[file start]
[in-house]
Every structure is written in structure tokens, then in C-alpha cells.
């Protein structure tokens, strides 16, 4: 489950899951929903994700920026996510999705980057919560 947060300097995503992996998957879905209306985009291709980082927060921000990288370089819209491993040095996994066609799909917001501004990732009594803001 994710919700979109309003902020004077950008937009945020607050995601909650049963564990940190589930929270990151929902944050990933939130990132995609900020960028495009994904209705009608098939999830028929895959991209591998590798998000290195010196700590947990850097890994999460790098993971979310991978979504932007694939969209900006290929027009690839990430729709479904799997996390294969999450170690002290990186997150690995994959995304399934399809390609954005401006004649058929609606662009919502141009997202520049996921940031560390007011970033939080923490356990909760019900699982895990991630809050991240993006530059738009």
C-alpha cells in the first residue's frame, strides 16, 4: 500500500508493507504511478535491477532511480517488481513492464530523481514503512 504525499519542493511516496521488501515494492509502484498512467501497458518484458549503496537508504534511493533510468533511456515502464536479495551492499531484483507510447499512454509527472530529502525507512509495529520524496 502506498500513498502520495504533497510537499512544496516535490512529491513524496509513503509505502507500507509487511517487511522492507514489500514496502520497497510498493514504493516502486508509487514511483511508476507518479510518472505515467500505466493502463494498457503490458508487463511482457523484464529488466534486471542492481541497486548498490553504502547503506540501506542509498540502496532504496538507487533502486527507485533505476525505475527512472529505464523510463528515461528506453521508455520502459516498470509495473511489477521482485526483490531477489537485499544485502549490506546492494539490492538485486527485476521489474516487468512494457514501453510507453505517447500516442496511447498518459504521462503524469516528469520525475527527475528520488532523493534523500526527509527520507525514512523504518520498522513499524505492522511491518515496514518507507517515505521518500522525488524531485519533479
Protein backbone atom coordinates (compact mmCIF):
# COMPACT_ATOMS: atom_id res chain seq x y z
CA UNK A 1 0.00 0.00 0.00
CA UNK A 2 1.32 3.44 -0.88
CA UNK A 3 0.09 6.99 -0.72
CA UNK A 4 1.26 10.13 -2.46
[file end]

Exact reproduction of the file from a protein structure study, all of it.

[in-house]
Every structure is written in structure tokens, then in C-alpha cells.
């Protein structure tokens, strides 16, 4: 489950899951929903994700920026996510999705980057919560 947060300097995503992996998957879905209306985009291709980082927060921000990288370089819209491993040095996994066609799909917001501004990732009594803001 994710919700979109309003902020004077950008937009945020607050995601909650049963564990940190589930929270990151929902944050990933939130990132995609900020960028495009994904209705009608098939999830028929895959991209591998590798998000290195010196700590947990850097890994999460790098993971979310991978979504932007694939969209900006290929027009690839990430729709479904799997996390294969999450170690002290990186997150690995994959995304399934399809390609954005401006004649058929609606662009919502141009997202520049996921940031560390007011970033939080923490356990909760019900699982895990991630809050991240993006530059738009």
C-alpha cells in the first residue's frame, strides 16, 4: 500500500508493507504511478535491477532511480517488481513492464530523481514503512 504525499519542493511516496521488501515494492509502484498512467501497458518484458549503496537508504534511493533510468533511456515502464536479495551492499531484483507510447499512454509527472530529502525507512509495529520524496 502506498500513498502520495504533497510537499512544496516535490512529491513524496509513503509505502507500507509487511517487511522492507514489500514496502520497497510498493514504493516502486508509487514511483511508476507518479510518472505515467500505466493502463494498457503490458508487463511482457523484464529488466534486471542492481541497486548498490553504502547503506540501506542509498540502496532504496538507487533502486527507485533505476525505475527512472529505464523510463528515461528506453521508455520502459516498470509495473511489477521482485526483490531477489537485499544485502549490506546492494539490492538485486527485476521489474516487468512494457514501453510507453505517447500516442496511447498518459504521462503524469516528469520525475527527475528520488532523493534523500526527509527520507525514512523504518520498522513499524505492522511491518515496514518507507517515505521518500522525488524531485519533479
Protein backbone atom coordinates (compact mmCIF):
# COMPACT_ATOMS: atom_id res chain seq x y z
CA UNK A 1 0.00 0.00 0.00
CA UNK A 2 1.32 3.44 -0.88
CA UNK A 3 0.09 6.99 -0.72
CA UNK A 4 1.26 10.13 -2.46